Trump: Getting Along With Russia a ‘Good Thing, Not a Bad Thing’

President Donald Trump meets with Russian President Vladimir Putin in Helsinki, Finland, Monday. (Reuters/Kevin Lamarque)

After an hour’s delay, caused seemingly by President Vladimir Putin’s late arrival in Helsinki, the long-awaited meeting between the two presidents finally took place in the Presidential Palace, Helsinki. It is unclear why the Russian president arrived late, although he is apparently notorious for doing so.

President Trump, not surprisingly, did not want to leave his hotel until he knew his counterpart would be arriving at their meeting place at approximately the same time. The two leaders then engaged in a standoff, until they could get their timings correct. Given the level of world interest in this meeting and the reputations of the protagonists, neither leader could afford to be seen as the one to give way to his opposite number.

The two separate motorcades traveled through the streets without attracting significant interest until near their destination, where thousands of people had gathered on the pavements or watched from café windows. Very few people held signs, either supporting or protesting the leaders’ visit.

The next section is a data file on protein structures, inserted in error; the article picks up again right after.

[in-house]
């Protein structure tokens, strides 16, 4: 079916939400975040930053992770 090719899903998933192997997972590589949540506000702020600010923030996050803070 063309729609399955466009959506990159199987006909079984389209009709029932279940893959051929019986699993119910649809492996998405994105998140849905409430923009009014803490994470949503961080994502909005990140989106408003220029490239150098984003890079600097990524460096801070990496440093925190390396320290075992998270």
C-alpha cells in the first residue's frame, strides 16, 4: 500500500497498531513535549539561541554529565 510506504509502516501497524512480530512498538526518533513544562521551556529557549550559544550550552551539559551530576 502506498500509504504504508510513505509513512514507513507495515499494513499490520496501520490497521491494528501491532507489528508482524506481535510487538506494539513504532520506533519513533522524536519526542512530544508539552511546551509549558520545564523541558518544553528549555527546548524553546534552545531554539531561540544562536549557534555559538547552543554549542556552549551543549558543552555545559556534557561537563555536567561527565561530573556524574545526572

The presidents gave a brief press conference, accompanied by translators, against a backdrop of flags – three each from each country. President Putin spoke first, saying it was a pleasure to meet President Trump.

Putin told Trump that it was time to talk about relations between Moscow and Washington. Putin also suggested they should discuss difficult multi-national issues.

“There are enough of them for us to start paying attention,” he said.

President Trump in turn congratulated Mr. Putin on Russia’s successful hosting of the World Cup. He then went on to say that the two leaders had a lot of good things to talk about, including trade, China and “our mutual friend President Xi.”

Mr. Trump said that “we are two great nuclear powers. We have 90 percent of the world’s nuclear [weapons], and that’s not a good thing, it’s a bad thing.” He suggested that he hopes they can do something about it.

“I’ve been saying, and I’m sure you’ve heard over the years … that getting along with Russia is a good thing, not a bad thing,” Trump said.

President Donald Trump and Russia’s President Vladimir Putin shake hands as they meet in Helsinki. (Reuters/Kevin Lamarque)

He closed the press call saying, “With that the world awaits…” and the two leaders shook hands and went into their first meeting, accompanied only by translators. Inevitably, the handshake was subject to scrutiny. For the record, it lasted for about three seconds and neither party seemed to be dominant.


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